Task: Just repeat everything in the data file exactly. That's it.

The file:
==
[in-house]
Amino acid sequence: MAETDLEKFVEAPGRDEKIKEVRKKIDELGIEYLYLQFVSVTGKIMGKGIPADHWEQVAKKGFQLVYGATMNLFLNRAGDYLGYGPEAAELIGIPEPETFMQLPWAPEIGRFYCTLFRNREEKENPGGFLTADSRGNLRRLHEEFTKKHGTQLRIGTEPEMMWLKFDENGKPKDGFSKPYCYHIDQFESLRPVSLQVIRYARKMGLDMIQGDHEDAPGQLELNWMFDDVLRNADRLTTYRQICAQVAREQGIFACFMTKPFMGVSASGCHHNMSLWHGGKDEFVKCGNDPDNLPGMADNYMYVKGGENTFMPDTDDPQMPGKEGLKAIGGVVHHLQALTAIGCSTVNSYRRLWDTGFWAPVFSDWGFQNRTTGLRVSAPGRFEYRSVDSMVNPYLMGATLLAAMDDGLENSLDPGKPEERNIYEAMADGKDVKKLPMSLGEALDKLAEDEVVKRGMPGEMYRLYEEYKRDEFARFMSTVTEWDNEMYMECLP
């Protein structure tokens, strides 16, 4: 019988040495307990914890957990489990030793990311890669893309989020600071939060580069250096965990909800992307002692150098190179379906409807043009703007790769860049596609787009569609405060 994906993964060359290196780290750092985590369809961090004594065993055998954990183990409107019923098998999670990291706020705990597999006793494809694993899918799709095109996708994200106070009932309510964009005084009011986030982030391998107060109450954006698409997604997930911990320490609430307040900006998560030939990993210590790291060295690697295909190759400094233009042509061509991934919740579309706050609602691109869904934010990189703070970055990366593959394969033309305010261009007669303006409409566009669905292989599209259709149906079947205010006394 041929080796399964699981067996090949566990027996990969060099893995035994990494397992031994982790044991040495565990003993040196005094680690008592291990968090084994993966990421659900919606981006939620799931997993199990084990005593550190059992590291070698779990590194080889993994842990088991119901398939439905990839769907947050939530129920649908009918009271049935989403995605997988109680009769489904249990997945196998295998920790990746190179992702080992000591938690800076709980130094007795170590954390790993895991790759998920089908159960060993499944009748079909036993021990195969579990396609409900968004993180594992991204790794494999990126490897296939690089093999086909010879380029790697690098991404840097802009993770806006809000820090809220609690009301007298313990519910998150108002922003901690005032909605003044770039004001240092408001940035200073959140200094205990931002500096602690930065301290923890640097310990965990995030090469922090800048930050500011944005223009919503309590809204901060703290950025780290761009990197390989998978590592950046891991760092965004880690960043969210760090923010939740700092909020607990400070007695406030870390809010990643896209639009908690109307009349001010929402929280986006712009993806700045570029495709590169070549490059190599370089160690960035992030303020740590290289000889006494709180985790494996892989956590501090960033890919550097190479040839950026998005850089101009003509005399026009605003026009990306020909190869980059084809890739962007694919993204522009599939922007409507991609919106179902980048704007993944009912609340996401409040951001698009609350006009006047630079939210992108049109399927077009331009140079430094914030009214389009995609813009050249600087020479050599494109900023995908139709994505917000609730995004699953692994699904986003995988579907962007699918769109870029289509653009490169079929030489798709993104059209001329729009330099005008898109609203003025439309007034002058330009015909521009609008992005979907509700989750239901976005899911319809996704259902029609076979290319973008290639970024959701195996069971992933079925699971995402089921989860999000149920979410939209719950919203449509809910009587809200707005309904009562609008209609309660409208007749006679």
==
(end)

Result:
[in-house]
Amino acid sequence: MAETDLEKFVEAPGRDEKIKEVRKKIDELGIEYLYLQFVSVTGKIMGKGIPADHWEQVAKKGFQLVYGATMNLFLNRAGDYLGYGPEAAELIGIPEPETFMQLPWAPEIGRFYCTLFRNREEKENPGGFLTADSRGNLRRLHEEFTKKHGTQLRIGTEPEMMWLKFDENGKPKDGFSKPYCYHIDQFESLRPVSLQVIRYARKMGLDMIQGDHEDAPGQLELNWMFDDVLRNADRLTTYRQICAQVAREQGIFACFMTKPFMGVSASGCHHNMSLWHGGKDEFVKCGNDPDNLPGMADNYMYVKGGENTFMPDTDDPQMPGKEGLKAIGGVVHHLQALTAIGCSTVNSYRRLWDTGFWAPVFSDWGFQNRTTGLRVSAPGRFEYRSVDSMVNPYLMGATLLAAMDDGLENSLDPGKPEERNIYEAMADGKDVKKLPMSLGEALDKLAEDEVVKRGMPGEMYRLYEEYKRDEFARFMSTVTEWDNEMYMECLP
């Protein structure tokens, strides 16, 4: 019988040495307990914890957990489990030793990311890669893309989020600071939060580069250096965990909800992307002692150098190179379906409807043009703007790769860049596609787009569609405060 994906993964060359290196780290750092985590369809961090004594065993055998954990183990409107019923098998999670990291706020705990597999006793494809694993899918799709095109996708994200106070009932309510964009005084009011986030982030391998107060109450954006698409997604997930911990320490609430307040900006998560030939990993210590790291060295690697295909190759400094233009042509061509991934919740579309706050609602691109869904934010990189703070970055990366593959394969033309305010261009007669303006409409566009669905292989599209259709149906079947205010006394 041929080796399964699981067996090949566990027996990969060099893995035994990494397992031994982790044991040495565990003993040196005094680690008592291990968090084994993966990421659900919606981006939620799931997993199990084990005593550190059992590291070698779990590194080889993994842990088991119901398939439905990839769907947050939530129920649908009918009271049935989403995605997988109680009769489904249990997945196998295998920790990746190179992702080992000591938690800076709980130094007795170590954390790993895991790759998920089908159960060993499944009748079909036993021990195969579990396609409900968004993180594992991204790794494999990126490897296939690089093999086909010879380029790697690098991404840097802009993770806006809000820090809220609690009301007298313990519910998150108002922003901690005032909605003044770039004001240092408001940035200073959140200094205990931002500096602690930065301290923890640097310990965990995030090469922090800048930050500011944005223009919503309590809204901060703290950025780290761009990197390989998978590592950046891991760092965004880690960043969210760090923010939740700092909020607990400070007695406030870390809010990643896209639009908690109307009349001010929402929280986006712009993806700045570029495709590169070549490059190599370089160690960035992030303020740590290289000889006494709180985790494996892989956590501090960033890919550097190479040839950026998005850089101009003509005399026009605003026009990306020909190869980059084809890739962007694919993204522009599939922007409507991609919106179902980048704007993944009912609340996401409040951001698009609350006009006047630079939210992108049109399927077009331009140079430094914030009214389009995609813009050249600087020479050599494109900023995908139709994505917000609730995004699953692994699904986003995988579907962007699918769109870029289509653009490169079929030489798709993104059209001329729009330099005008898109609203003025439309007034002058330009015909521009609008992005979907509700989750239901976005899911319809996704259902029609076979290319973008290639970024959701195996069971992933079925699971995402089921989860999000149920979410939209719950919203449509809910009587809200707005309904009562609008209609309660409208007749006679």